Planned Giving: Too Much Information?
No area of fundraising intertwines development staff and donors in more personal relationships than planned giving.
In many cases, all a prospective donor asks is that a development executive supply generic information about how a particular gift plan might function, what the payment rates or tax deduction might be, or whether an organization can serve as a trustee.
But in other cases, the process of planning a gift — the who, what, when, why and how of it — results in the development officer becoming privy to very private information.
For example, suppose a donor informs an organization of her intention to include a charitable gift as part of her estate plans. She says she would like the organization to serve as trustee of two trusts to be created under the terms of her will. She has a brother and a sister, both in their late 60s.
She would like to leave half of her estate in a charitable remainder annuity trust that will provide her sister with a fixed income for life, with the remainder going to the charity at her death. So far, so good.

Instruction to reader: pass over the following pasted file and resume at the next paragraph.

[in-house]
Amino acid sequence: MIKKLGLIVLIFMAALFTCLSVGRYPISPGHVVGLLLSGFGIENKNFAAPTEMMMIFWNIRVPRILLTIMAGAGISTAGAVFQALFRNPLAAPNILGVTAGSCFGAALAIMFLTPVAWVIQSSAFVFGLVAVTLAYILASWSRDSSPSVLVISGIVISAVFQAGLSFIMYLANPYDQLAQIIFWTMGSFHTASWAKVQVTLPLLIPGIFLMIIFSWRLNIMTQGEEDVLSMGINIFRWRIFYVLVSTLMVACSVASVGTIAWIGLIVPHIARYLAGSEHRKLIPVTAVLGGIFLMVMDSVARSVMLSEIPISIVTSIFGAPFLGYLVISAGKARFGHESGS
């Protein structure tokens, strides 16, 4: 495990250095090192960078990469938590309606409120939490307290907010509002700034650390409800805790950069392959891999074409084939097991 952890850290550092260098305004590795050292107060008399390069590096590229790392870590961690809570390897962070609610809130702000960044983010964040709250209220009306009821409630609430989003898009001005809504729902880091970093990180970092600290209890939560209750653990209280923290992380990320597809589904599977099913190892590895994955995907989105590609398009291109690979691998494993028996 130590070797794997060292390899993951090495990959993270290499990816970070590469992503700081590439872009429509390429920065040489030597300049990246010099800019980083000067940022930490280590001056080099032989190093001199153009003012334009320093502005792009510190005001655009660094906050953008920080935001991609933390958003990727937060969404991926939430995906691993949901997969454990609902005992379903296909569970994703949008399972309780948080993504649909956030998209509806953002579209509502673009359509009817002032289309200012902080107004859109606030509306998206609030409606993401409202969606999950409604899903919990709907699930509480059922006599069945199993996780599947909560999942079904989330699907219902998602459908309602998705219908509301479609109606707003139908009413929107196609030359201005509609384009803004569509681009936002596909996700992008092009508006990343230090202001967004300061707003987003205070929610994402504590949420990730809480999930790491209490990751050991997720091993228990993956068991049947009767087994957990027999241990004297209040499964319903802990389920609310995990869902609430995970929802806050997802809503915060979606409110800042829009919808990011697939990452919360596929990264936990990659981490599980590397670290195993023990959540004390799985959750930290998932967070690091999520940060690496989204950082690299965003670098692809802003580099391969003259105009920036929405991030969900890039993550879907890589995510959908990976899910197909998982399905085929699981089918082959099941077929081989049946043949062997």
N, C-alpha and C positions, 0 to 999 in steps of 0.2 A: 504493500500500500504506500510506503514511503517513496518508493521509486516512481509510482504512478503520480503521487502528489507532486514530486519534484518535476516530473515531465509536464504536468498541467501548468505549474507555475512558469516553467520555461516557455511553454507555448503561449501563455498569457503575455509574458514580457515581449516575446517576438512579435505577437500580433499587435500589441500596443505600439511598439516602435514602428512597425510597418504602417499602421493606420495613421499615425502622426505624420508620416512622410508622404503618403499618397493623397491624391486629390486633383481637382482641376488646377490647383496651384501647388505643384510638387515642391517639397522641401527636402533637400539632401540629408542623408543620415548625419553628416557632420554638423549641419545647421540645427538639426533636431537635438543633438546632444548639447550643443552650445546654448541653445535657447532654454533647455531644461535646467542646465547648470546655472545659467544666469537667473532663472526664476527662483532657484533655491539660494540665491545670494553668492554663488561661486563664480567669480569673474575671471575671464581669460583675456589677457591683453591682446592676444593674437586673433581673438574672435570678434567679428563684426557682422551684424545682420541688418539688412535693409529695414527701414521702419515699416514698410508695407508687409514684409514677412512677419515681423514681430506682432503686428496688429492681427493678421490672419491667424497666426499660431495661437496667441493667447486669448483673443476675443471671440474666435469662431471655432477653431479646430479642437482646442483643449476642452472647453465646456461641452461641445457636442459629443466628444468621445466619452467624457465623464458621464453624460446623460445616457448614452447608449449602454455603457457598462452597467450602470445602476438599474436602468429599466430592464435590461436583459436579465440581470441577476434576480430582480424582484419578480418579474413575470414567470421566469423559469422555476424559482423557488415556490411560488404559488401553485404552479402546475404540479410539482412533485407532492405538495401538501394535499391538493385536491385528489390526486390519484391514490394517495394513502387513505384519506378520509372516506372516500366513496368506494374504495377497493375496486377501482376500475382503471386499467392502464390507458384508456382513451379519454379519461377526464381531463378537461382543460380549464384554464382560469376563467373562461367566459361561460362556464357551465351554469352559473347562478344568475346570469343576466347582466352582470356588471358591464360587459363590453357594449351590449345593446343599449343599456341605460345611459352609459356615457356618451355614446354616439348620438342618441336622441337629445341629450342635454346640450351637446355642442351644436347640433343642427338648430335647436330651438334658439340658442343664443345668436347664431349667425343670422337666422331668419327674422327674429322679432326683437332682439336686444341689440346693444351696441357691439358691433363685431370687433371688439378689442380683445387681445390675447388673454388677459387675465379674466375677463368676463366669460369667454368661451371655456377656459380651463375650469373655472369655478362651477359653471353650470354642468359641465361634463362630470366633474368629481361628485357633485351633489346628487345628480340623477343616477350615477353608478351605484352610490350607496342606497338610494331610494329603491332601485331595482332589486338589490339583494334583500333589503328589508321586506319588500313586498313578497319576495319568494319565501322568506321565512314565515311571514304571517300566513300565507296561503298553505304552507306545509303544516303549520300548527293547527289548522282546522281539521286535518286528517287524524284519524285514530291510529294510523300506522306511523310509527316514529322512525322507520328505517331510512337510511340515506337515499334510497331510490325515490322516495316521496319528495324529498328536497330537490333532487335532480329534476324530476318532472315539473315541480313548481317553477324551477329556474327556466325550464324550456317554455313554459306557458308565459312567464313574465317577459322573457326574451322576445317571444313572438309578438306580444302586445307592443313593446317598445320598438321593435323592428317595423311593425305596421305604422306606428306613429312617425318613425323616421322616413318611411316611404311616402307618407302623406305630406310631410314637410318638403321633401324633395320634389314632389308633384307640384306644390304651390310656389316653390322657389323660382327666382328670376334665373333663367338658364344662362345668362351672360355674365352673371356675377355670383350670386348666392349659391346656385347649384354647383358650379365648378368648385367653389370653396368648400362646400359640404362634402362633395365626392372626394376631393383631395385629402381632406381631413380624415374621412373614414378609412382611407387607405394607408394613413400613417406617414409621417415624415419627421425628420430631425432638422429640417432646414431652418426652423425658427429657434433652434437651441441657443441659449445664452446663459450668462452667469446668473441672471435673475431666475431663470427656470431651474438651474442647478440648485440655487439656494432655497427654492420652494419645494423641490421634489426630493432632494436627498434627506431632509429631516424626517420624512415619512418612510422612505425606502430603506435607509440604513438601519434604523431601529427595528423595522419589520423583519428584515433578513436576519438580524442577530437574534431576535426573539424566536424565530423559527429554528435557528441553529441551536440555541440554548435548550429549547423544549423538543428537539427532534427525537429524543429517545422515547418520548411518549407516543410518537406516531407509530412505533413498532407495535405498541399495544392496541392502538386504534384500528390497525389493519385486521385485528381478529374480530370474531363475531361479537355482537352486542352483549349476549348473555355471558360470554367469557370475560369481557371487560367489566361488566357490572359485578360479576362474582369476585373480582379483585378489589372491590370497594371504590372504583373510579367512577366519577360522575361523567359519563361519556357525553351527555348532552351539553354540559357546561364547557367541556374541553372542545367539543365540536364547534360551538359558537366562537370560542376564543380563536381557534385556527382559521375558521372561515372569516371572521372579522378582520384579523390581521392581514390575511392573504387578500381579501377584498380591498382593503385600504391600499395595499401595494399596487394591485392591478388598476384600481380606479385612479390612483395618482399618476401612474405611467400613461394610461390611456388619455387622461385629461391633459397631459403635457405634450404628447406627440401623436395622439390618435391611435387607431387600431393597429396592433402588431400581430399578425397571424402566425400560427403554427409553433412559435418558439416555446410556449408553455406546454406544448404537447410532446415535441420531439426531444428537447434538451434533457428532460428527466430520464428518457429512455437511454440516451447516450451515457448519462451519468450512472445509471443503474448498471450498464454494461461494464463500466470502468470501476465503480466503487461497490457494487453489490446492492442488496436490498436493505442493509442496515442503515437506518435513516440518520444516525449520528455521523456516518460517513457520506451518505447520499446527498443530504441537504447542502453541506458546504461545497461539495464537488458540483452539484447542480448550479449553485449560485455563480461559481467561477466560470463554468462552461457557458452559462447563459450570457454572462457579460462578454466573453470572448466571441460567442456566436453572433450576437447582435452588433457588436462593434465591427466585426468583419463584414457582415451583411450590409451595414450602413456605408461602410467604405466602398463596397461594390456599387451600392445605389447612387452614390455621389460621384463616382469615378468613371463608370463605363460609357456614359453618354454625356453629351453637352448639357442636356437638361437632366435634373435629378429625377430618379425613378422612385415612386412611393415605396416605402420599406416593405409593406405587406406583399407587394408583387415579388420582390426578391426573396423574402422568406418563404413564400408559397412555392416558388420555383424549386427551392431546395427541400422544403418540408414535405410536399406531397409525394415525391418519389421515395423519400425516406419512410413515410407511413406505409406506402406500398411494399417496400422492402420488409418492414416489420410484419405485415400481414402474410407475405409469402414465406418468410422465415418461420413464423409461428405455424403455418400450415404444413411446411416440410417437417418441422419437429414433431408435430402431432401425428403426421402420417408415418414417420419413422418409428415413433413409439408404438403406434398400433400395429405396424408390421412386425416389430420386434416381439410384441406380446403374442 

Next, the donor shares that her brother has had a history of drug and alcohol abuse dating to the 1960s. Her mother left her brother’s inheritance to her and asked her to “take care of him.” What she would like to do is create a trust under which the nonprofit organization as trustee would provide for her brother as his needs require, but never give him access to the corpus.
There could be as much as $1 million in the trust. She says her brother is “functioning,” and that this family issue has never become public. One reason she wants the organization to serve as trustee is that she feels this will be more private. She doesn’t, for example, want the information to be known in the trust department of her local bank.